So it looks like the answer is that the County will be working for free until the applicant decides to start the "pre-application" process.

State agencies, on the other hand, have signed a cost reimbursement agreement with the state Office of Regulatory Assistance, which is running the MAP Team. Here's a link to the agreement.

I wonder if the County is thinking about getting some cost reimbursement for the costs involved in providing public access to comments and agency documents, if the state isn't willing to do so. When comments start coming in from the cities and residents all along the rail lines, not just Whatcom County, this project is going to overwhelm County staff. With planning staff cut to the bone and beyond, we're extraordinarily ill-equipped to deal with a project of this magnitude.

UPDATE on posting public comments, June 7:

As Terry mentioned, the "General Interest" tab has been de-activated. There's a cryptic little discussion of this issue in the "Action Items" document (see link, above). If you get onto the MAP Team web site and click the "General Interest" tab, it now says this:



ORA is in the process of refining its process for posting stakeholder perspective and information related to the GPT Project. Content previously available on this General Interest Tab has been temporarily removed. ORA will communicate the process for posting of stakeholder perspective and information following the next regularly scheduled MAP Team meeting. Thank you for your patience.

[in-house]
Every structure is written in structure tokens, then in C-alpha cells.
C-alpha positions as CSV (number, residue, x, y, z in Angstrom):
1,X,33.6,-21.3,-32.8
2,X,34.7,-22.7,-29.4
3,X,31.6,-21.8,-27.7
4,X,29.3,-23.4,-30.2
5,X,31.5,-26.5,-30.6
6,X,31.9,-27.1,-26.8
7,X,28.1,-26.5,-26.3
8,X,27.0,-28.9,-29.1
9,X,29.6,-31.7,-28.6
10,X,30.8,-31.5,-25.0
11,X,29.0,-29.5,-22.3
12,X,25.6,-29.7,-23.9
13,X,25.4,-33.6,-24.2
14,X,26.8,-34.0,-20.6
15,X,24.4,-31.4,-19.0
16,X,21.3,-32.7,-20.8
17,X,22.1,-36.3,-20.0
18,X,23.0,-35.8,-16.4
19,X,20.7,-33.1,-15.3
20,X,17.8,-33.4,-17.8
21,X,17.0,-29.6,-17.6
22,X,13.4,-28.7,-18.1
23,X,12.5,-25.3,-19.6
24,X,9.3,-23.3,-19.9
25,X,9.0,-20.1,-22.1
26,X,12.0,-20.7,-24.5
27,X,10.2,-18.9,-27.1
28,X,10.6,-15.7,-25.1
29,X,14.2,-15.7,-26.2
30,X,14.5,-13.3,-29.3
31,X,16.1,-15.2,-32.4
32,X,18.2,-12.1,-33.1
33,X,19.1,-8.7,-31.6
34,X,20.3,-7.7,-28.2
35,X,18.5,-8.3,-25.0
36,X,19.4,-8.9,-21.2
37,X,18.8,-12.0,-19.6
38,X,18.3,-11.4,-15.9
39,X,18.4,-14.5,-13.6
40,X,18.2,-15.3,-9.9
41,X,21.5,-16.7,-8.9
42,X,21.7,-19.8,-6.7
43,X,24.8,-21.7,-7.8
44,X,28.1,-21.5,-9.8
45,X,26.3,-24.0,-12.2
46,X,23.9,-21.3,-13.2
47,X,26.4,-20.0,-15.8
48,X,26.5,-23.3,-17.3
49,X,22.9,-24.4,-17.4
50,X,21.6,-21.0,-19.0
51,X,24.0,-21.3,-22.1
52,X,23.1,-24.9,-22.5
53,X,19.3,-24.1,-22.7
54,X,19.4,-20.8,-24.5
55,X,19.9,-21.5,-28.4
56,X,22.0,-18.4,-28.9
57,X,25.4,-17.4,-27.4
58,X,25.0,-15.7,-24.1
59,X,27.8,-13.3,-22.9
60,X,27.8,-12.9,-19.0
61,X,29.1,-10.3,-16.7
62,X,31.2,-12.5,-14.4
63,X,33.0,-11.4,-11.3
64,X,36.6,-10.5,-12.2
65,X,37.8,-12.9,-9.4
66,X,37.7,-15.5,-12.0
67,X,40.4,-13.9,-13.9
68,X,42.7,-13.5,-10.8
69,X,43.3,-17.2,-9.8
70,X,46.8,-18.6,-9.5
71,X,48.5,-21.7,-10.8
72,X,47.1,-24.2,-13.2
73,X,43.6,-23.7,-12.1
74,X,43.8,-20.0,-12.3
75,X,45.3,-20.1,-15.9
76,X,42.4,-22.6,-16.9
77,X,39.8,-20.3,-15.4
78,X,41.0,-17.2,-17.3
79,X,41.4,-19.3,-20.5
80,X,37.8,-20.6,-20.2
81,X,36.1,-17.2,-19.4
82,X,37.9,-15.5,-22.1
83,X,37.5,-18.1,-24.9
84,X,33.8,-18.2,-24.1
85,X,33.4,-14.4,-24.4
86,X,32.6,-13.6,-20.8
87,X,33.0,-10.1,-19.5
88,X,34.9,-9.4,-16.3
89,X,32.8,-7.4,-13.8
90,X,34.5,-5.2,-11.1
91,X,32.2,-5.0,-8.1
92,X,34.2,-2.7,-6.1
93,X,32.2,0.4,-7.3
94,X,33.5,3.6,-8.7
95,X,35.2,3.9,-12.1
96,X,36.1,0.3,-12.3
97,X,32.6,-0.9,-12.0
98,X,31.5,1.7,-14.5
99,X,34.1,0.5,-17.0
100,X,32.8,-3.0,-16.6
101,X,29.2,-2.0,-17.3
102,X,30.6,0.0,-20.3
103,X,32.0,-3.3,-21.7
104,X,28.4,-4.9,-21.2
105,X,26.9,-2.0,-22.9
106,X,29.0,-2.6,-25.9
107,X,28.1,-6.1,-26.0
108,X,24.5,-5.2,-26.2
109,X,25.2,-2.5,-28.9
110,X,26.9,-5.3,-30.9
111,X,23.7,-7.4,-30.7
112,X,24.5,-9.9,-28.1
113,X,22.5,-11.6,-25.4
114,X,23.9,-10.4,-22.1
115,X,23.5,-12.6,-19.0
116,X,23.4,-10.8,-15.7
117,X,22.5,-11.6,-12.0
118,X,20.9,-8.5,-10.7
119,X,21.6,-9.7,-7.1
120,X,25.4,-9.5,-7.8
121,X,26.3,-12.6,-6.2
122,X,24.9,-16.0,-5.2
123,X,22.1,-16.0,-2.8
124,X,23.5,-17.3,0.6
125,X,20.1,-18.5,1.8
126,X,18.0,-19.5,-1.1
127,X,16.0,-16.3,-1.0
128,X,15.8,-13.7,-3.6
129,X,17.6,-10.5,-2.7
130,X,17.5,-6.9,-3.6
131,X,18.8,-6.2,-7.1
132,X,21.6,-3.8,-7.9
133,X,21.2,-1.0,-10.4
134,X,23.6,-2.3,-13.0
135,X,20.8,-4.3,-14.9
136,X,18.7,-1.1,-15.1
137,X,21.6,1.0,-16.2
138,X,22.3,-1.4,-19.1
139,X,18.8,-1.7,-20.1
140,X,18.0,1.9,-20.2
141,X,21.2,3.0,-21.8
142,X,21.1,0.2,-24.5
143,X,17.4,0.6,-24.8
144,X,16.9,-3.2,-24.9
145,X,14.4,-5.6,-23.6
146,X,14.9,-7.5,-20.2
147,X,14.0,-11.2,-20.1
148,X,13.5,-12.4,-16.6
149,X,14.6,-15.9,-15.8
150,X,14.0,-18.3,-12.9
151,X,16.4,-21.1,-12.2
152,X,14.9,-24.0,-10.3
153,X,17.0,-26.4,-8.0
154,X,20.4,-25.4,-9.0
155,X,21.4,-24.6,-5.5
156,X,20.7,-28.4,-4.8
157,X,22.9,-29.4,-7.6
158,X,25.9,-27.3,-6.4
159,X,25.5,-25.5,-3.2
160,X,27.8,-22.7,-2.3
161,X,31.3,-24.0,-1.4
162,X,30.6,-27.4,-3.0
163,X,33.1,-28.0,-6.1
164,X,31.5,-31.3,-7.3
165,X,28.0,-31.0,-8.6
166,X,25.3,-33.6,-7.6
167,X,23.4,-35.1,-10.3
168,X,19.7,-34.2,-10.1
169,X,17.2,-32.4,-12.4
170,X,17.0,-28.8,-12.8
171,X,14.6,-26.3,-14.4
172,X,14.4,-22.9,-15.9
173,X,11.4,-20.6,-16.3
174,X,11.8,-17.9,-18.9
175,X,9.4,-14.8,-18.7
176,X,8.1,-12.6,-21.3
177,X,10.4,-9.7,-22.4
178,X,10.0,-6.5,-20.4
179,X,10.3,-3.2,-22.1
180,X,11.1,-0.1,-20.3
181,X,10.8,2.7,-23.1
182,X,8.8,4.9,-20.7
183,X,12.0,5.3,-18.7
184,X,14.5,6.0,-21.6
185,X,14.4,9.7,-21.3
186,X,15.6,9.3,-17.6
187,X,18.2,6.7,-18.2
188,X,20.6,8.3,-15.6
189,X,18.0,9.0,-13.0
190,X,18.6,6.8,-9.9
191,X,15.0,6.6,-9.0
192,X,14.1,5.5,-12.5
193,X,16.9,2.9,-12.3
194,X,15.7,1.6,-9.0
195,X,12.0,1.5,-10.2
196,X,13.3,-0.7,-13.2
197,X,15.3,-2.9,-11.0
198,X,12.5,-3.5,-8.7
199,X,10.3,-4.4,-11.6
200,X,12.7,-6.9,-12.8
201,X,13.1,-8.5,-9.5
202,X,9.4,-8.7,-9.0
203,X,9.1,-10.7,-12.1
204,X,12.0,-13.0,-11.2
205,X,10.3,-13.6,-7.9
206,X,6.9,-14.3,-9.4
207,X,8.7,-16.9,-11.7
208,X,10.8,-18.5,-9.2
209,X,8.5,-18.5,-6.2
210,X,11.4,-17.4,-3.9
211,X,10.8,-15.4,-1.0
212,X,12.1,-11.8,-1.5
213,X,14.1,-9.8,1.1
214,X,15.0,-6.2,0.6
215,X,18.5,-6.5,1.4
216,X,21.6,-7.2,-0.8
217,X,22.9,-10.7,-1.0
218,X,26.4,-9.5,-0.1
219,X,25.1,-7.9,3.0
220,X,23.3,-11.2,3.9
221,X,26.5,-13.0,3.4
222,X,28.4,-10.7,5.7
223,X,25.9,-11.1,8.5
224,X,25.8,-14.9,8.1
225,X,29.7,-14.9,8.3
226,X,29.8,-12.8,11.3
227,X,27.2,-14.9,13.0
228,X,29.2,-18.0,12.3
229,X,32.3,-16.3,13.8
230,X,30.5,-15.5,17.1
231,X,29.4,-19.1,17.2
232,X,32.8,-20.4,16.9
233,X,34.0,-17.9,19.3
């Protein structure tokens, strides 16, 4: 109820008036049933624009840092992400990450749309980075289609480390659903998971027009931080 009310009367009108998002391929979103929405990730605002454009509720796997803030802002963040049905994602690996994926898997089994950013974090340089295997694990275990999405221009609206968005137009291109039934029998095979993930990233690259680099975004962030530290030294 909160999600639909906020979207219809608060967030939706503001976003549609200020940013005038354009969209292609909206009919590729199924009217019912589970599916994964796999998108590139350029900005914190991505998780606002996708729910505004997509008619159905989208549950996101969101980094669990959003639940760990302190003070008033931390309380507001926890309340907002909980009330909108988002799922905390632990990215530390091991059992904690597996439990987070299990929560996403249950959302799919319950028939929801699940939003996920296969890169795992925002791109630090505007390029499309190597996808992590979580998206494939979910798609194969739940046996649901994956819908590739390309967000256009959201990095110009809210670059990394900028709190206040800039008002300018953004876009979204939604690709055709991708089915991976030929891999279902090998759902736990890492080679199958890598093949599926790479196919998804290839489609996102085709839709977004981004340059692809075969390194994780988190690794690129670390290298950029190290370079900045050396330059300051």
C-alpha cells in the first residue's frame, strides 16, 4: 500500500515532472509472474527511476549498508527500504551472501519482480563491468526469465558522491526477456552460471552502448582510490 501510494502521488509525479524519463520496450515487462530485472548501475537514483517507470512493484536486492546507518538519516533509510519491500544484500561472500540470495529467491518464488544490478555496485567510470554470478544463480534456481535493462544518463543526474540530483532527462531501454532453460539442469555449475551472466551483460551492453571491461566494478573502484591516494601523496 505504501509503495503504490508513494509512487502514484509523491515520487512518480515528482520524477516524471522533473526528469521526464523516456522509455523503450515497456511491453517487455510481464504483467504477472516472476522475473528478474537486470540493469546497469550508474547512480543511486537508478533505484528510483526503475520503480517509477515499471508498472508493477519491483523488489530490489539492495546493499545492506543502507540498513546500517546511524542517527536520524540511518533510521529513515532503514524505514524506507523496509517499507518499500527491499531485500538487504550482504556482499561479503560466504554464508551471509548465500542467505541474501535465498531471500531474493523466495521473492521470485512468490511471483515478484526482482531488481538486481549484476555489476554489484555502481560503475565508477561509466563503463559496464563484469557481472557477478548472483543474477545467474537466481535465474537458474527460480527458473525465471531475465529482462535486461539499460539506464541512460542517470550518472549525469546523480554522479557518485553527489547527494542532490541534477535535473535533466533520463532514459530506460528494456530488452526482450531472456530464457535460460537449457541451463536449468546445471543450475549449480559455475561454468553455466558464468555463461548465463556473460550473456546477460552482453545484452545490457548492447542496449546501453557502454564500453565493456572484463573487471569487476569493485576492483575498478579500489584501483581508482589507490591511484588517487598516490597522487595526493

A proposed approach for addressing and posting external content and stakeholder perspective to the GPT MAP Team Website has been drafted, is undergoing internal OFM review and will be distributed to the full MAP Team for review and input by June 10, 2011.

So maybe we'll know something by. . August 11, the next regularly scheduled MAP Team meeting? BUT WAIT -- the "tentative schedule" (see link above) says that the scoping process is going to start in July. It would be nice if they could figure out how to deal with public input before the scoping process begins.

UPDATE of the UPDATES, June 9:

The "e-mail from Pete" was actually an e-mail from Pete to a constituent. I've seen it before. Pete didn't speak directly to Get Whatcom Planning -- sigh. But he did post the same message to the County's web page --

Thanks to Anonymous for sending the link to the new Gateway Pacific page on the Planning and Development Services' web site: One suggestion for the County: could you add a direct link under "Hot Topics" on the County's home page? It's not easy to find the dedicated Gateway Pacific page from the County's main web page, and I believe that there might be a few people in the County who don't read our blog. Shocking as that may be.

Once you know that the Gateway Pacific page is on the Planning and Development Services' site, it's easy to find the page -- there's a link from the main page. Thanks, PDS! And my continued empathy about handling the public comments issue. I hear that there are several hundred per week coming in.

For those interested in media coverage of the project, here's a link to a King 5 news report shot in Bellingham. The job figures are always interesting -- this report says "around 300," which I guess is close to 213. If you round up.